1. You can read here a reply from the pioneers among the “volunteers”

  2. People trained only in the common law, and who do not spend time litigating, greatly overvalue the utility of finding all the remotely relevant precedent and weaving into a package. First, the transaction costs of solving legal problems are seldom worth it and are beyond the reach of almost everyone. Second, judges make up their own minds about what they want to do, and find a way to do it. No amount of intellectual basket weaving by counsel will overcome that. I could tell you stories, but ask any litigator- ultimately the case is about what the judge says it is about, and there is no such thing as binding precedent.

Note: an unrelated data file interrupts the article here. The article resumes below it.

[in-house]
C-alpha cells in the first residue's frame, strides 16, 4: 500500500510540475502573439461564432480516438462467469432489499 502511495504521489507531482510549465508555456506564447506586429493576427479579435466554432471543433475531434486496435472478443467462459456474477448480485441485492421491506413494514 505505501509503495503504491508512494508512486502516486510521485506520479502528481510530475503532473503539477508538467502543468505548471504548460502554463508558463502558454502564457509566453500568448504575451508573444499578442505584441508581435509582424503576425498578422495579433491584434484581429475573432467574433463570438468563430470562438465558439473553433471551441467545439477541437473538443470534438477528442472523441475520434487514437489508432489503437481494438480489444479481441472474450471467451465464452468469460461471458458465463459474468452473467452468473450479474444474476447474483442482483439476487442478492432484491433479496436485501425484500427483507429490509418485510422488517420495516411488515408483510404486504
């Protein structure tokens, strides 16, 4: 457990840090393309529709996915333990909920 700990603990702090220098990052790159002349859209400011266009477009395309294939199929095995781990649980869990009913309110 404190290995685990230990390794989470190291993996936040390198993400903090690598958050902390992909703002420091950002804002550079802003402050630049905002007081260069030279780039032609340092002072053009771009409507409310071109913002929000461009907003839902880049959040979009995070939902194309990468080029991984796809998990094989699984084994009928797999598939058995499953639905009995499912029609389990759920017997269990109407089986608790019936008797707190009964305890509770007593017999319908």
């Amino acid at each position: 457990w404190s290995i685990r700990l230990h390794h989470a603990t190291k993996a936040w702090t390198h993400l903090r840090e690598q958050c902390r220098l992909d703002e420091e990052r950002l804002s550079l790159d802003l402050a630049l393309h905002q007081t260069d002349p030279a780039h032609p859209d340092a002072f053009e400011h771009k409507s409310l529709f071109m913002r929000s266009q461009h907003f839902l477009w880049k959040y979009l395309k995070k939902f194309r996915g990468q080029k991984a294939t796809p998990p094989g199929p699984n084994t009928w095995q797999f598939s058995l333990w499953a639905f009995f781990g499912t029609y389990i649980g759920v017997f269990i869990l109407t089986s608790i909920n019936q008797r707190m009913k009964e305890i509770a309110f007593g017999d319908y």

Think about the simplicity of the civil law- in theory there is doctrine and precedent, but the concept that you can have the basic law in one book cuts a lot of Gordian knots and hyper-expensive legal pretexts. And is civil law justice any worse because the entire law of torts is one sentence?”Every person who by his fault causes harm to another is liable”
    I’m glad scholars are thinking about the law and linking it together, and I appreciate the insights, but the only ones which help when the court opens are the ones which will persuade a judge with a job to do, and no amount of precedent will do that on its own.